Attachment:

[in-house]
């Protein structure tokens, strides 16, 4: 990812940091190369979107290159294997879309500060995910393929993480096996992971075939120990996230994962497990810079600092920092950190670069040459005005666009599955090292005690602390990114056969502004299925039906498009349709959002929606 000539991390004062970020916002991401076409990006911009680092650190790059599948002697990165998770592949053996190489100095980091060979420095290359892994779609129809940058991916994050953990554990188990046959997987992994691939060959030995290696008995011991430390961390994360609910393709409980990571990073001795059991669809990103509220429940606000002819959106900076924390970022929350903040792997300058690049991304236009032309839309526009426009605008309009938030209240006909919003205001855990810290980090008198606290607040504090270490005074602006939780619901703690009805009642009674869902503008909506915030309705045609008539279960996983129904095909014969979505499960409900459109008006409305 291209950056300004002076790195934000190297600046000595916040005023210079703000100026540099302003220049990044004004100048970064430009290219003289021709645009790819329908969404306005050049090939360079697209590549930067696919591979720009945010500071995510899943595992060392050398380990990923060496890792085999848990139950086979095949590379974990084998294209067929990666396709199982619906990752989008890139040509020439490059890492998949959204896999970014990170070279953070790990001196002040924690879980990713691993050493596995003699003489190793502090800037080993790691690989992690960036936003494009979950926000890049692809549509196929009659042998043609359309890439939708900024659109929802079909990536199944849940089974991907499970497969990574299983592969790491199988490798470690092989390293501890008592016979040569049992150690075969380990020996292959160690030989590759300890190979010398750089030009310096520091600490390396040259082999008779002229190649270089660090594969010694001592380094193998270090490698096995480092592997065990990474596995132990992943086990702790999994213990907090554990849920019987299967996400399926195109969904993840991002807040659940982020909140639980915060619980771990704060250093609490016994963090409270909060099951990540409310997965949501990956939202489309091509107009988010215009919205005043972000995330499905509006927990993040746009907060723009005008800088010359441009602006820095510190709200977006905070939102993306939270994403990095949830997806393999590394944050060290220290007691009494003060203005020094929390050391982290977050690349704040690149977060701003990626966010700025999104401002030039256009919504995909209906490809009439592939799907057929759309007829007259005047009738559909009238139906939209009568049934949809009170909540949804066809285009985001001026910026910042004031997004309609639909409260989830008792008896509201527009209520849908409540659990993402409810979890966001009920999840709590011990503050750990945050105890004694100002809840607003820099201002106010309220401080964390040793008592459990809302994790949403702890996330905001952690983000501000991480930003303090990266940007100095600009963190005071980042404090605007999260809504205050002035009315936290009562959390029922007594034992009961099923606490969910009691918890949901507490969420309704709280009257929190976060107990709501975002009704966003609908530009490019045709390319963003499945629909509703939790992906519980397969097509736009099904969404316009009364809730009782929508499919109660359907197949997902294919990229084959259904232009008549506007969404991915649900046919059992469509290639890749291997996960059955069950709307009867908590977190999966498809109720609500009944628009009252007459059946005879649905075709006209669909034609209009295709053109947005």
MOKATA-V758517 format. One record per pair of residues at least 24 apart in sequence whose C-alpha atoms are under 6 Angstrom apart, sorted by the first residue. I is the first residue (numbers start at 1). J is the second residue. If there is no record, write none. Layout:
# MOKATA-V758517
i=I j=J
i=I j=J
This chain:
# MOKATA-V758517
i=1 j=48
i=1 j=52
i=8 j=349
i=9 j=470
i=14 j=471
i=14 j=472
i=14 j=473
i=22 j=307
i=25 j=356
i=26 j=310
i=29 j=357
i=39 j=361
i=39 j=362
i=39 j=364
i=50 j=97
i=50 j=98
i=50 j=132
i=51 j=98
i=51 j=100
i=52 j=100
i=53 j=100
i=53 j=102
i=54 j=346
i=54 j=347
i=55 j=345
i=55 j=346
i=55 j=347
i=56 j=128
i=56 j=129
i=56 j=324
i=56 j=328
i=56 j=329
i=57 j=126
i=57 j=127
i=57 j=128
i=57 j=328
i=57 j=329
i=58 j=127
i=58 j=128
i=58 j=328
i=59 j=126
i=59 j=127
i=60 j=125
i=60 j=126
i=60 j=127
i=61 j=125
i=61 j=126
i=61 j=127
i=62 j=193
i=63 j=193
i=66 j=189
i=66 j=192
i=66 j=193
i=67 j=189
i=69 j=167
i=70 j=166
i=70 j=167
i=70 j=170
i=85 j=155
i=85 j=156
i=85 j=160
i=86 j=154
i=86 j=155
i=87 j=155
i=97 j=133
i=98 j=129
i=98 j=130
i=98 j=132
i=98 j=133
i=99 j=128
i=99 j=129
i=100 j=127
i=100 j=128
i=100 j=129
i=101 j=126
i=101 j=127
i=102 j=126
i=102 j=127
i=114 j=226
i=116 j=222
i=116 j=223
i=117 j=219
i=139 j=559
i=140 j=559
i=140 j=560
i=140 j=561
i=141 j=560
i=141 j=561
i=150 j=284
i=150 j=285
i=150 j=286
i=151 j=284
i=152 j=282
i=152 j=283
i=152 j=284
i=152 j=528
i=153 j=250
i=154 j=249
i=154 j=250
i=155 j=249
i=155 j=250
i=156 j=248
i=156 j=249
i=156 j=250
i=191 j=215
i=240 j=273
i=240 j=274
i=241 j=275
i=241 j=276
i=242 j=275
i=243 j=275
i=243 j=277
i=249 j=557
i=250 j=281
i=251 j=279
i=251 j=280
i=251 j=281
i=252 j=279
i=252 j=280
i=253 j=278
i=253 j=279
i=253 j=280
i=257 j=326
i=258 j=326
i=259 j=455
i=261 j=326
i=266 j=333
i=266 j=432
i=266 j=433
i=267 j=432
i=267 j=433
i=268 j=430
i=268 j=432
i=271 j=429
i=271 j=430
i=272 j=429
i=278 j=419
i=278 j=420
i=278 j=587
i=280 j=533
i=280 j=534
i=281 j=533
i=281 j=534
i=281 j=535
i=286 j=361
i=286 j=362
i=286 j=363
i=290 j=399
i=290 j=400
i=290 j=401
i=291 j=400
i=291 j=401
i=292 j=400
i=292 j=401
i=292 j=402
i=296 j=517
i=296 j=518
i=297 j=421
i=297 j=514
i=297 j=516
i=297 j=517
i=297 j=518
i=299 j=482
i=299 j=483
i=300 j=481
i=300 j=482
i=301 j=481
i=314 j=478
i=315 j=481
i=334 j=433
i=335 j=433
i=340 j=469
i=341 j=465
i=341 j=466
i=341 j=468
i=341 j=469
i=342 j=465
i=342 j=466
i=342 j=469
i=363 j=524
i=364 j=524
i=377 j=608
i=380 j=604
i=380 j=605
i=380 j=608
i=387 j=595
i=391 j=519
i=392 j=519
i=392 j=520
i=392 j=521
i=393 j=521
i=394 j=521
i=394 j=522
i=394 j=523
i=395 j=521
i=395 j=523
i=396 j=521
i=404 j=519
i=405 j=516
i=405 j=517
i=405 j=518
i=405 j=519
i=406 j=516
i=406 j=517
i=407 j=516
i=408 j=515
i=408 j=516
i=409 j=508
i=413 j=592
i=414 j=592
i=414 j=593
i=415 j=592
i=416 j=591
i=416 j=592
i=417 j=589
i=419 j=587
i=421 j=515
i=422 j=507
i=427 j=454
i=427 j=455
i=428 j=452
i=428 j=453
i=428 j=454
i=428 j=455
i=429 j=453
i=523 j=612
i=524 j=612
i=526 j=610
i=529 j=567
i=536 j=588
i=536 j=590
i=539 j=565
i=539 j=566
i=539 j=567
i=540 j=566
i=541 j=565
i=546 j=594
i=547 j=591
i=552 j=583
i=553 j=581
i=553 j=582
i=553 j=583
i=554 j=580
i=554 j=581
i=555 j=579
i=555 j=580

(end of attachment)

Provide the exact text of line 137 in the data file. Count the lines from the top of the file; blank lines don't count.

i=266 j=433